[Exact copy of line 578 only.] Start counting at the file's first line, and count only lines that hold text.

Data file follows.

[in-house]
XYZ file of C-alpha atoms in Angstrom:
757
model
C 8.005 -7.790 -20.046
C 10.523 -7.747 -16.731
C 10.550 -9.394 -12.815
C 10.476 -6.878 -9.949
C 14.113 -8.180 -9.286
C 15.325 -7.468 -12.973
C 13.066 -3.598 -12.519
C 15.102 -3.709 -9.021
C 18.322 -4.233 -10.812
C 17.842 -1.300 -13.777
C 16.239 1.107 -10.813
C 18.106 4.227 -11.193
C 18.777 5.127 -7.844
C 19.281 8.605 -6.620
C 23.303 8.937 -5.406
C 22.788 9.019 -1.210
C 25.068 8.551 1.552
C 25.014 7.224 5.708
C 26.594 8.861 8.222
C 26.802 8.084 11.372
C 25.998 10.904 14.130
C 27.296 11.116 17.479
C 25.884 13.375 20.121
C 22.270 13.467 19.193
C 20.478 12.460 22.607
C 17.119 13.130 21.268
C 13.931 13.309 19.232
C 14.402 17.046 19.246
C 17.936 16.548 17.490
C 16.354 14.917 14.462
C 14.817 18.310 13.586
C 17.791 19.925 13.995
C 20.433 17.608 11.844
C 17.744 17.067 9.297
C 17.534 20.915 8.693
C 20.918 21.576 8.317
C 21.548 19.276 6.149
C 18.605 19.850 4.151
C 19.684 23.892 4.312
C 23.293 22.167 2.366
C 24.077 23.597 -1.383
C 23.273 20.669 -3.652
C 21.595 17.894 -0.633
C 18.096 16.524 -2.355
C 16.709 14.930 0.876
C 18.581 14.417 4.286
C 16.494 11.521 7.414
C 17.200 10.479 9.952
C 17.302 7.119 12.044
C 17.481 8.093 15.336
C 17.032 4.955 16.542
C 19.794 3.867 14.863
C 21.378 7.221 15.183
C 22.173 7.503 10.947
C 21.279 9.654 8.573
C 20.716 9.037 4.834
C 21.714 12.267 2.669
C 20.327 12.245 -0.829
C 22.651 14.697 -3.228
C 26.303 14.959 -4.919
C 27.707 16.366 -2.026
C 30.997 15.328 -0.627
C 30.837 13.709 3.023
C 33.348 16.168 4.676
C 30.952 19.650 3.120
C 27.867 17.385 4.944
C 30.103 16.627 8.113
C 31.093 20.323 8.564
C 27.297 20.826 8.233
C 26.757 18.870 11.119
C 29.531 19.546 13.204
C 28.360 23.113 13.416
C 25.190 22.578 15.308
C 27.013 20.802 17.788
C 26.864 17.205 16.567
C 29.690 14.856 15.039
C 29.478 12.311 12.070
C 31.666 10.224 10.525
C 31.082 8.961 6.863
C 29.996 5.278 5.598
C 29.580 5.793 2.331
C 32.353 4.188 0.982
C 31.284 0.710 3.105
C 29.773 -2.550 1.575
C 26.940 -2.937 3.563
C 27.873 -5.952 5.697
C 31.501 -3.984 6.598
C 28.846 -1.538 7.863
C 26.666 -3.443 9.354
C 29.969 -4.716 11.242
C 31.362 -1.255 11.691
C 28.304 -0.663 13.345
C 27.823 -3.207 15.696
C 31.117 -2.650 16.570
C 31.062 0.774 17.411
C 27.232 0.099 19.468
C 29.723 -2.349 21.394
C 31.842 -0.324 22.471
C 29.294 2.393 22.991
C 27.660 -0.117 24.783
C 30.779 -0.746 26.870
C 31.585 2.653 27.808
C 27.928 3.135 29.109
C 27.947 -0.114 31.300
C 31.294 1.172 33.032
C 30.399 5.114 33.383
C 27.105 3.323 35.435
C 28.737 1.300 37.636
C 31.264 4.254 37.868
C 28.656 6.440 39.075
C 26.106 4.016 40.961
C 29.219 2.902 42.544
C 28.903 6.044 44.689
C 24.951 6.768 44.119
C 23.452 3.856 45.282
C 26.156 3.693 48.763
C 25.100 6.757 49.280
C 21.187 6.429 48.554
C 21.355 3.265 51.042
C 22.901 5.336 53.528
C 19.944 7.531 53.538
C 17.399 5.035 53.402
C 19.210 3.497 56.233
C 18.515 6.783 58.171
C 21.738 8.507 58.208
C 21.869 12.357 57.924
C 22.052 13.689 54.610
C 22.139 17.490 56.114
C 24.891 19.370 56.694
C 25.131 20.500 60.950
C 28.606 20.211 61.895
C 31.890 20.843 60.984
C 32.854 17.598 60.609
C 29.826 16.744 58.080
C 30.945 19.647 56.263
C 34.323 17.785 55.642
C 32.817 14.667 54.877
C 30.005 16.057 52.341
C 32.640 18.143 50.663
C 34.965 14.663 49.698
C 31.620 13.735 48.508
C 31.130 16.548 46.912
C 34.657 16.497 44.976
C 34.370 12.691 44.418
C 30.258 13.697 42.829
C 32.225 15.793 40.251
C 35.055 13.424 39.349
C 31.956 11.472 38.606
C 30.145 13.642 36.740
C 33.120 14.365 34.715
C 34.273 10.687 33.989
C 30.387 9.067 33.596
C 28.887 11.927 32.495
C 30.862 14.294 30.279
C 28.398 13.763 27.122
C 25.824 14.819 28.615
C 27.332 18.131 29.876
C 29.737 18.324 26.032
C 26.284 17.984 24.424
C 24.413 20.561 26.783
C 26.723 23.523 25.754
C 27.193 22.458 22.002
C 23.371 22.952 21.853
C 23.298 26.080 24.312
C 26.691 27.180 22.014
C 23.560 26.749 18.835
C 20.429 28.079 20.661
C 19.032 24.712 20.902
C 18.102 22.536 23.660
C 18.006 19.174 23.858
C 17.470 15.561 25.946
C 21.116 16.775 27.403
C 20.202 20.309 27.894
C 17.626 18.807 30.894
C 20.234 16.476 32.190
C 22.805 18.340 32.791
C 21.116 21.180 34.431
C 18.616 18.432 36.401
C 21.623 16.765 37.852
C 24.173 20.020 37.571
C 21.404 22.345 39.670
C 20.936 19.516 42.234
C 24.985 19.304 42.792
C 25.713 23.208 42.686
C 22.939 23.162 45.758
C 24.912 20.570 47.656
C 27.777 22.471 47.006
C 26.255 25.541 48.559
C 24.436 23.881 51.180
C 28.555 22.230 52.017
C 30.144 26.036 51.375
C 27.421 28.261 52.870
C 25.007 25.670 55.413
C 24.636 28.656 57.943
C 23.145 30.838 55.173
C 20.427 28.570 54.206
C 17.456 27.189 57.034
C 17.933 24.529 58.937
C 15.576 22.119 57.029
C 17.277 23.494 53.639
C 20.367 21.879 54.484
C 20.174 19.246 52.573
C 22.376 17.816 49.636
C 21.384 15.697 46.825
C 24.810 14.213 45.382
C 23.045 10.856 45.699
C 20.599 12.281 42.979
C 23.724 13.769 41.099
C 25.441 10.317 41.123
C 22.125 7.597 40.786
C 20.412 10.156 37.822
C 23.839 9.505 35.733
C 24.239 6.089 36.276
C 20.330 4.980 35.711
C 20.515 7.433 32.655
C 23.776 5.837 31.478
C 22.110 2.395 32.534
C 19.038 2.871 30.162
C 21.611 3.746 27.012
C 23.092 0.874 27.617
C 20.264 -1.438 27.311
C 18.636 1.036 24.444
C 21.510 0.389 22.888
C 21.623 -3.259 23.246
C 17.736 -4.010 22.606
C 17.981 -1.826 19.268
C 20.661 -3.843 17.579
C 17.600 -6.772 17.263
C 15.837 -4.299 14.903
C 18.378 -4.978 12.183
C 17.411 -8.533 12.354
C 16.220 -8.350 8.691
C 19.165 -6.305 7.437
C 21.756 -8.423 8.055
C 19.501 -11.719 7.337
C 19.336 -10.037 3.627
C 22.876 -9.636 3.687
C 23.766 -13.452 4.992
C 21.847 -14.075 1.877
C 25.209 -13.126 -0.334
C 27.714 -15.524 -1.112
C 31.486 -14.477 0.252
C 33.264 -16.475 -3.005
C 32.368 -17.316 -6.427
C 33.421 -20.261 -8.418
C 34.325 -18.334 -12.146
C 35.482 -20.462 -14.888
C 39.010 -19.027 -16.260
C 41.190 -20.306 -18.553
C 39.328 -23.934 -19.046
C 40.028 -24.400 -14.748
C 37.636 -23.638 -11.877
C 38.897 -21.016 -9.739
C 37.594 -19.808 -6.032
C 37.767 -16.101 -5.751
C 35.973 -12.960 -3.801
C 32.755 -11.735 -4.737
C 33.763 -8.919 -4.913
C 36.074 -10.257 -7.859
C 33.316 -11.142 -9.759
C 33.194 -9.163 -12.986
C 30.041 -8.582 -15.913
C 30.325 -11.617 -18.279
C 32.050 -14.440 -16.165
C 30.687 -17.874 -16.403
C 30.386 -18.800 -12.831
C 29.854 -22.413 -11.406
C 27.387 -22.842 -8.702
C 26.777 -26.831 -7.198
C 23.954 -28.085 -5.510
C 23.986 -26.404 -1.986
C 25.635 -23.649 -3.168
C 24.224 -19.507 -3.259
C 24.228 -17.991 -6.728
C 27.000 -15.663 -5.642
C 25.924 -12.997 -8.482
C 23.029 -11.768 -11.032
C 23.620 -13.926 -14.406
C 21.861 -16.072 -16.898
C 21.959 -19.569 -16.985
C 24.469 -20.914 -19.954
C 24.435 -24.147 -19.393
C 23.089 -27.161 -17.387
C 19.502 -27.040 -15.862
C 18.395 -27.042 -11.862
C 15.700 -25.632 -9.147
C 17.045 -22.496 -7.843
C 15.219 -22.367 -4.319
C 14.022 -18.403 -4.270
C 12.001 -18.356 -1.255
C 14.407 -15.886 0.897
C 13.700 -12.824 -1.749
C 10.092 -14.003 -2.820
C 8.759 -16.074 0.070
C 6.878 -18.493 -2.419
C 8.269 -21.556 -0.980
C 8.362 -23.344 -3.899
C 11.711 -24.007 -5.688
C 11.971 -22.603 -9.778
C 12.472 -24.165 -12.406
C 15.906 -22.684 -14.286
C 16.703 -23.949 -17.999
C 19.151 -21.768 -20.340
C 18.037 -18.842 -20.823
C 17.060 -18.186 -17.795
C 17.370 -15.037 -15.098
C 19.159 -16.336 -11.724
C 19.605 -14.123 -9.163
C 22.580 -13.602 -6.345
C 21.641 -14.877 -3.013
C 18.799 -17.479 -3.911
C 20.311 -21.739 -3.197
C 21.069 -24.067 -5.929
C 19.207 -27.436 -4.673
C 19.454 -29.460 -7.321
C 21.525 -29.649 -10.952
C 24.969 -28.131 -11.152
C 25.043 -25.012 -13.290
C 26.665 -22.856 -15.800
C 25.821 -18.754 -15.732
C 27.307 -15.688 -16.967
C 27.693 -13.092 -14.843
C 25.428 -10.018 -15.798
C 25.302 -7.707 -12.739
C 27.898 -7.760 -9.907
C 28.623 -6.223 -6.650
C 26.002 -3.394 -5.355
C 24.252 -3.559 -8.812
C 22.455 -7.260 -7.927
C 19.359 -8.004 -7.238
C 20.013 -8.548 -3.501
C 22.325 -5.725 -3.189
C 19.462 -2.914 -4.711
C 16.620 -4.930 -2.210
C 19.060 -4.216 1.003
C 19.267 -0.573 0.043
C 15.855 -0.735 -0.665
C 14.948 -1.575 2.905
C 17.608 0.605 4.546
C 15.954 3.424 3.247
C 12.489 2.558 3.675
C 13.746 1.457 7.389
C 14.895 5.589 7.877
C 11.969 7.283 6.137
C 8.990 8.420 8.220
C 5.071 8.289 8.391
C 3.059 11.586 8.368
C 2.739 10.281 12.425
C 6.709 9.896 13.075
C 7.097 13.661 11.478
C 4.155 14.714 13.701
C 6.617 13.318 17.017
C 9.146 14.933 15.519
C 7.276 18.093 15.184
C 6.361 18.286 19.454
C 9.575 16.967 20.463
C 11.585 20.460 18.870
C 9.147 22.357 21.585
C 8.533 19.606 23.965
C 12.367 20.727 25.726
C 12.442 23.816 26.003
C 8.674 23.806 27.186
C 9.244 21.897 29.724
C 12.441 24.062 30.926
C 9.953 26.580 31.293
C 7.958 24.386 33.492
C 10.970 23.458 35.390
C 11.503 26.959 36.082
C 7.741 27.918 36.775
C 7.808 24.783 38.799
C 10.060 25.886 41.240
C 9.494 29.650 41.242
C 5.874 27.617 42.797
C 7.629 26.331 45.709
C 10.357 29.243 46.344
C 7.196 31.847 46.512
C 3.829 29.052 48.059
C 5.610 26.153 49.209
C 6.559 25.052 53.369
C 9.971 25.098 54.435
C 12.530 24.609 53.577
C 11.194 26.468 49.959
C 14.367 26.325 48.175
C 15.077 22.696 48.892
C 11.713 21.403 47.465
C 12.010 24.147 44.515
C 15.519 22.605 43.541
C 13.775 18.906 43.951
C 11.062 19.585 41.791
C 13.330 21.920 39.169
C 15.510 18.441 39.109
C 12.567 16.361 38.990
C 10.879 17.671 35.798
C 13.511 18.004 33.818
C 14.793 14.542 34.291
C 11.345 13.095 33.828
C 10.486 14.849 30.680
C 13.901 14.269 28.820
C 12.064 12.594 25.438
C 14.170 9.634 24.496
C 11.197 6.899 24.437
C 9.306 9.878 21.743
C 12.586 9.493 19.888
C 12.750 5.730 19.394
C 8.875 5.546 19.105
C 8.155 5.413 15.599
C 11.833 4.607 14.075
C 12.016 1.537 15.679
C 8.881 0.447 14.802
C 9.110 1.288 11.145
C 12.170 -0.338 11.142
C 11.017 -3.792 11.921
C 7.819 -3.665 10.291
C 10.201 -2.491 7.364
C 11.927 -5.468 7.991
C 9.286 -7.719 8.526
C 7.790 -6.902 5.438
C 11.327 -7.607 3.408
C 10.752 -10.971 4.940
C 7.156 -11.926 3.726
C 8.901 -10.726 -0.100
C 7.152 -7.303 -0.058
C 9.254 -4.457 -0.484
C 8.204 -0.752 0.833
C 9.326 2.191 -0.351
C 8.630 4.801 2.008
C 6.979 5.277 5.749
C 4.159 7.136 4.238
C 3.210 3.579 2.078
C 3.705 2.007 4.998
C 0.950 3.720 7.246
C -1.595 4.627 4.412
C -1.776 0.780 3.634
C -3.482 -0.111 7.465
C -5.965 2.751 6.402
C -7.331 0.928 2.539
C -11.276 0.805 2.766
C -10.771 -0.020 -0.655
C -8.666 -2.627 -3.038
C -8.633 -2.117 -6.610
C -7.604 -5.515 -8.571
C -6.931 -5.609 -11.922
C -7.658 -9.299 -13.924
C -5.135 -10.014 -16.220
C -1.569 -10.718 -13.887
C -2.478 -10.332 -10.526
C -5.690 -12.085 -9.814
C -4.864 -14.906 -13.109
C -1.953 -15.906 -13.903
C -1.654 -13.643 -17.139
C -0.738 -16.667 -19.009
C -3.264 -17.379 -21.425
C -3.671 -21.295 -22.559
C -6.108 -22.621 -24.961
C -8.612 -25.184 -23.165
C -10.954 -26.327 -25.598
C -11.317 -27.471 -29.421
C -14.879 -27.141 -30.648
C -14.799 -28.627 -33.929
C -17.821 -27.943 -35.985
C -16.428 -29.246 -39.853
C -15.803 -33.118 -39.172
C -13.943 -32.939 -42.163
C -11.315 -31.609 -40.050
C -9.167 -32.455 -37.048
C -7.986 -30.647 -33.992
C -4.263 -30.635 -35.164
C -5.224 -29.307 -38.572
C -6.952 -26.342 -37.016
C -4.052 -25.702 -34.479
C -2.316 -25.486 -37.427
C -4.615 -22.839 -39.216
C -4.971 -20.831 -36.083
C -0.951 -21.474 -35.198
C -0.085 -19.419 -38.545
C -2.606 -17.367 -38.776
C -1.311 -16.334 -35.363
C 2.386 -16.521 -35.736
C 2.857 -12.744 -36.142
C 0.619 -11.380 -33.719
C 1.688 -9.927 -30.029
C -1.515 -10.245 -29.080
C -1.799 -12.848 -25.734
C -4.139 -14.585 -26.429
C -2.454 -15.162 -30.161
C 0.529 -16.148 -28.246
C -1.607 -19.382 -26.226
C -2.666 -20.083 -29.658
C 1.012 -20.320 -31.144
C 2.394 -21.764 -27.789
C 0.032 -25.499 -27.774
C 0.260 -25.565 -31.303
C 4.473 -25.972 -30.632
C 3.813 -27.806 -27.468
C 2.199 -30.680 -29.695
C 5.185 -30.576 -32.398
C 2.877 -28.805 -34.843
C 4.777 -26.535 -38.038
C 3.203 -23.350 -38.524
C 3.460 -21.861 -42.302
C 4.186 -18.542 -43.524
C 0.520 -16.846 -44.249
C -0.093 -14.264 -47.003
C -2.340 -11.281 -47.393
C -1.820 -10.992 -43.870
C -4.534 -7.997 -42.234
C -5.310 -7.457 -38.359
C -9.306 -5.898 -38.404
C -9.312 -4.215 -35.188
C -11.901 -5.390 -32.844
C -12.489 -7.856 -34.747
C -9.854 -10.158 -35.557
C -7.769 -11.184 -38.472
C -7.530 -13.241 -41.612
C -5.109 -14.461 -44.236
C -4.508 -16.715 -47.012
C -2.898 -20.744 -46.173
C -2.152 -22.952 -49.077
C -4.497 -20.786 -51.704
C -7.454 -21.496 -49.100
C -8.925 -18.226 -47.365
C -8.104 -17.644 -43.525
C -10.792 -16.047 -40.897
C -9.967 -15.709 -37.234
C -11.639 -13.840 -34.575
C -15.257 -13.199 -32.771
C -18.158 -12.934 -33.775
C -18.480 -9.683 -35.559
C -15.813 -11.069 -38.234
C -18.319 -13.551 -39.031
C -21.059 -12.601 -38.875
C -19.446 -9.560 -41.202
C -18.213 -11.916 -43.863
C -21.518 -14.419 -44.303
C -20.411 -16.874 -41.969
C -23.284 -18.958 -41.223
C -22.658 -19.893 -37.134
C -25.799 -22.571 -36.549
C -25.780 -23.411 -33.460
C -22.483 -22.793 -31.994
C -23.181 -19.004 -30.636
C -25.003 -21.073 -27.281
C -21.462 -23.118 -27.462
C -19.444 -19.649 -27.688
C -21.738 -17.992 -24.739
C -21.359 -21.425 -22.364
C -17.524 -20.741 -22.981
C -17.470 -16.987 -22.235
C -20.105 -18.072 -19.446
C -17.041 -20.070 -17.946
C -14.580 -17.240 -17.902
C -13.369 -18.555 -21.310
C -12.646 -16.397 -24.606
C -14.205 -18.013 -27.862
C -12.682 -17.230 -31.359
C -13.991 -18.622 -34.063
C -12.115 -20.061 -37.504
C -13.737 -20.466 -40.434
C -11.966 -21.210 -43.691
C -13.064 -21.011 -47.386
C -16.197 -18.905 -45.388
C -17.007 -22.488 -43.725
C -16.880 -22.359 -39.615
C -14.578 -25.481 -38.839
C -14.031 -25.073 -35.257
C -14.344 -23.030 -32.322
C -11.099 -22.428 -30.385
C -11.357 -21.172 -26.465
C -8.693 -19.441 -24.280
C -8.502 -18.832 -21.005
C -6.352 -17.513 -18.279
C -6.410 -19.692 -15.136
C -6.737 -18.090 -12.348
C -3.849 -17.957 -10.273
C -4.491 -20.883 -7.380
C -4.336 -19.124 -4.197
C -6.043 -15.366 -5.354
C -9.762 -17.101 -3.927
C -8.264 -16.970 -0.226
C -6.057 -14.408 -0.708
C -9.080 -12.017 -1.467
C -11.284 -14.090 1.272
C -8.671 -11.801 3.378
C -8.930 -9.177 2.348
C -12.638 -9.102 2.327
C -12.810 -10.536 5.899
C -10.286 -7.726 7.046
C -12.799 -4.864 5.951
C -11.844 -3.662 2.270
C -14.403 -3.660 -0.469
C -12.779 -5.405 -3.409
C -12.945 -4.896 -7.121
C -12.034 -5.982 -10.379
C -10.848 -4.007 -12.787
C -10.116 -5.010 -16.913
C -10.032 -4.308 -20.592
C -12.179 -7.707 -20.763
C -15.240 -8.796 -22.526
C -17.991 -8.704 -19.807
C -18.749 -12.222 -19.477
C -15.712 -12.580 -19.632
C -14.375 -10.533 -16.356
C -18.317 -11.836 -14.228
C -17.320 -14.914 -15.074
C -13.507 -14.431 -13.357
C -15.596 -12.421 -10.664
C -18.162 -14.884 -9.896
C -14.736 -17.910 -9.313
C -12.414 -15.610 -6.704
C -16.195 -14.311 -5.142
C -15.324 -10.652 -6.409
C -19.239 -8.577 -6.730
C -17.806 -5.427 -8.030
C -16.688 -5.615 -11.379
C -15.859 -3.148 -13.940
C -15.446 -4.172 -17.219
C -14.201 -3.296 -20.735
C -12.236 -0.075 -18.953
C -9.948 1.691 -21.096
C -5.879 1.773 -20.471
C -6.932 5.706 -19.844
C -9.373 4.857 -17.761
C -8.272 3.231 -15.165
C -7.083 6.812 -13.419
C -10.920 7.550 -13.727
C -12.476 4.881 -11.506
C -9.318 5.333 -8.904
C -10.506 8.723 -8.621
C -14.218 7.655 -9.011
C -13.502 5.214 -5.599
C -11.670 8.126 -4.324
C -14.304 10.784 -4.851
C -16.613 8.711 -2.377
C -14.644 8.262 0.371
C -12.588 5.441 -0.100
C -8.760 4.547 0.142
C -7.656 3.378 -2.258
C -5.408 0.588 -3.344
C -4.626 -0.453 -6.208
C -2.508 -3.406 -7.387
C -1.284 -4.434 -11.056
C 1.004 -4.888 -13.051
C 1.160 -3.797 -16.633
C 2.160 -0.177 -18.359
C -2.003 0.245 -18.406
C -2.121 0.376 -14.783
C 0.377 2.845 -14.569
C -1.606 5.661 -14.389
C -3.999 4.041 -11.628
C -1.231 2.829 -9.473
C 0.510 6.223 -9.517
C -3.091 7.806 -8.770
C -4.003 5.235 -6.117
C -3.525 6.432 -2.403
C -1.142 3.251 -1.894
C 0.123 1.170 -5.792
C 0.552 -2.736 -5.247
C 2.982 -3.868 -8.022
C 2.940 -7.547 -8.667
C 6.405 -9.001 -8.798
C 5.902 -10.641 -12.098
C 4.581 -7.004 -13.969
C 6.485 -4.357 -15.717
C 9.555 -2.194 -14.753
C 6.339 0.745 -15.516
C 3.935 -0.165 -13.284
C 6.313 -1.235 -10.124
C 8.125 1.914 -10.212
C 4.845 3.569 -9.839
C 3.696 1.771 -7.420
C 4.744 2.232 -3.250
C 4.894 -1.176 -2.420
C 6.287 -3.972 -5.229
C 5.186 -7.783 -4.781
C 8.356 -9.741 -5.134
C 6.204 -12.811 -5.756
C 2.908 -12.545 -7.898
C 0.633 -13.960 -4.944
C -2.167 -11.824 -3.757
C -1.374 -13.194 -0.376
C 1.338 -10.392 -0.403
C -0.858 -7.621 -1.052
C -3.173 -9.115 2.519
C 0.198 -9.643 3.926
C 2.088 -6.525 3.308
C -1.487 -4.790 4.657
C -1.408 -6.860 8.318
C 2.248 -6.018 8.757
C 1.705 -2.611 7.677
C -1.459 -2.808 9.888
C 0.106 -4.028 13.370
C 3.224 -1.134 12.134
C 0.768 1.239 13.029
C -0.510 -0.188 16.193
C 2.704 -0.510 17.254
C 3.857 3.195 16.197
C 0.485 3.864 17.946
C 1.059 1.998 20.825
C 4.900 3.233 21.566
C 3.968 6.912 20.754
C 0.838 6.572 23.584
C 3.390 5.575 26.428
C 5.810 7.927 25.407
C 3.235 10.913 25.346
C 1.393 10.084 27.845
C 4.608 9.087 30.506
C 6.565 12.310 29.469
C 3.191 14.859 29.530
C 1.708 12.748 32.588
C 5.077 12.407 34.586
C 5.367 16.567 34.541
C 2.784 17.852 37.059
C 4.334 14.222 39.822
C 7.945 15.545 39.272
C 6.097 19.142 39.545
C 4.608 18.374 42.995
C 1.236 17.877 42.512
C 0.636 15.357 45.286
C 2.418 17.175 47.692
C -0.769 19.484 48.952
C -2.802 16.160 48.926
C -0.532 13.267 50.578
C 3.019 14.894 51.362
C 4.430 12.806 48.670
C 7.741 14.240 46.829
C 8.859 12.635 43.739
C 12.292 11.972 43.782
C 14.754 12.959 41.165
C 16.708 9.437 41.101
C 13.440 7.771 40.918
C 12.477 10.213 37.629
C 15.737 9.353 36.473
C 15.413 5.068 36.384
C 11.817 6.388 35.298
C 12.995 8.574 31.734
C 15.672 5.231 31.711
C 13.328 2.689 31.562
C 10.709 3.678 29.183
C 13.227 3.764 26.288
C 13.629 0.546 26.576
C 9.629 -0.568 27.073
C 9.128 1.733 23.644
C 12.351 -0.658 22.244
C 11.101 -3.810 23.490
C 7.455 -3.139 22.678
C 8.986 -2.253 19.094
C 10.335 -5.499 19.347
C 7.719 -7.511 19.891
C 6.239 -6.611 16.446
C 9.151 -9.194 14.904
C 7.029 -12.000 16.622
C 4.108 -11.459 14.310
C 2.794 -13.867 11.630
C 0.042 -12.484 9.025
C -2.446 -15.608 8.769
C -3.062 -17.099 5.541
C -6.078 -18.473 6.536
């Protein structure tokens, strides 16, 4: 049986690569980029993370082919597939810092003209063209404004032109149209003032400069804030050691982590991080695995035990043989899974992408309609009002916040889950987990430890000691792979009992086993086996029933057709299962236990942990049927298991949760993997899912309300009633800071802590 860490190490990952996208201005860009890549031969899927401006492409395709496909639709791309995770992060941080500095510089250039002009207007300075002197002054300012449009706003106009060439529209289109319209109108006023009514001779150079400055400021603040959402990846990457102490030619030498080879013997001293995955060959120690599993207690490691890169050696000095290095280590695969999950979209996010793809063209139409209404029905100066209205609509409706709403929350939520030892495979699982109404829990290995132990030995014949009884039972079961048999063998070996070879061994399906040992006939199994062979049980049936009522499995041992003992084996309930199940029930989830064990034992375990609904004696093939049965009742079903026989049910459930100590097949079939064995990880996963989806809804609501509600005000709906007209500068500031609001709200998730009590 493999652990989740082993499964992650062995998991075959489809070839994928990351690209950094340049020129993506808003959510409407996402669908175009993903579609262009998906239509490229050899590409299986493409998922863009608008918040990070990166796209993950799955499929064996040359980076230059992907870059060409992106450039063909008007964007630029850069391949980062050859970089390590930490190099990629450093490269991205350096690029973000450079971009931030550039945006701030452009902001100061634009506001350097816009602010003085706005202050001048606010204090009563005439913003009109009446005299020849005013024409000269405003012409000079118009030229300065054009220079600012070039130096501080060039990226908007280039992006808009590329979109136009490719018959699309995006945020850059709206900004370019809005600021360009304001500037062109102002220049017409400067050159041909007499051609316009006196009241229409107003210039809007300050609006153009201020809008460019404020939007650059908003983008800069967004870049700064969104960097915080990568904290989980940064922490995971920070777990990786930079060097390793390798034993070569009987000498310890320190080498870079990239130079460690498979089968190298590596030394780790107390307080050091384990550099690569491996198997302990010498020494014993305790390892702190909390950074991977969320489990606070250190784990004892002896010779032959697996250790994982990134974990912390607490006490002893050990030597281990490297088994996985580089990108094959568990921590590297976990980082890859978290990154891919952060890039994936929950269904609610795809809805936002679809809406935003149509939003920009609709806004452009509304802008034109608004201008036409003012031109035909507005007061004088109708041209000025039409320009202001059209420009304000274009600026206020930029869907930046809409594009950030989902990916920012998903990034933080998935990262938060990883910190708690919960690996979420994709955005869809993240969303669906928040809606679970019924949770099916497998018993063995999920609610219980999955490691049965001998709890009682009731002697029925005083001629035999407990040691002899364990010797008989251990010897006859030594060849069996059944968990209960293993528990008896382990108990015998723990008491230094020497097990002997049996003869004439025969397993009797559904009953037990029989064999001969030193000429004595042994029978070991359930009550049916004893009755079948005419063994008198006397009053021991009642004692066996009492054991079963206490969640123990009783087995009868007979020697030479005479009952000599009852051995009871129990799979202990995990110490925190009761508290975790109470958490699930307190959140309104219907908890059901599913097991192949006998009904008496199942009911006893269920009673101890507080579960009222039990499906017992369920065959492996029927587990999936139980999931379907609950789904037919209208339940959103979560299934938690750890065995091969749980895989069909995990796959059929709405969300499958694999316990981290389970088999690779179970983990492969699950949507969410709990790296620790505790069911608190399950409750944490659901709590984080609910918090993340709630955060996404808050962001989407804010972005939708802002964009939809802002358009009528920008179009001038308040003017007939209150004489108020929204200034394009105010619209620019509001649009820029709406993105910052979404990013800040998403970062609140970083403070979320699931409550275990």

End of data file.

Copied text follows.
C -3.849 -17.957 -10.273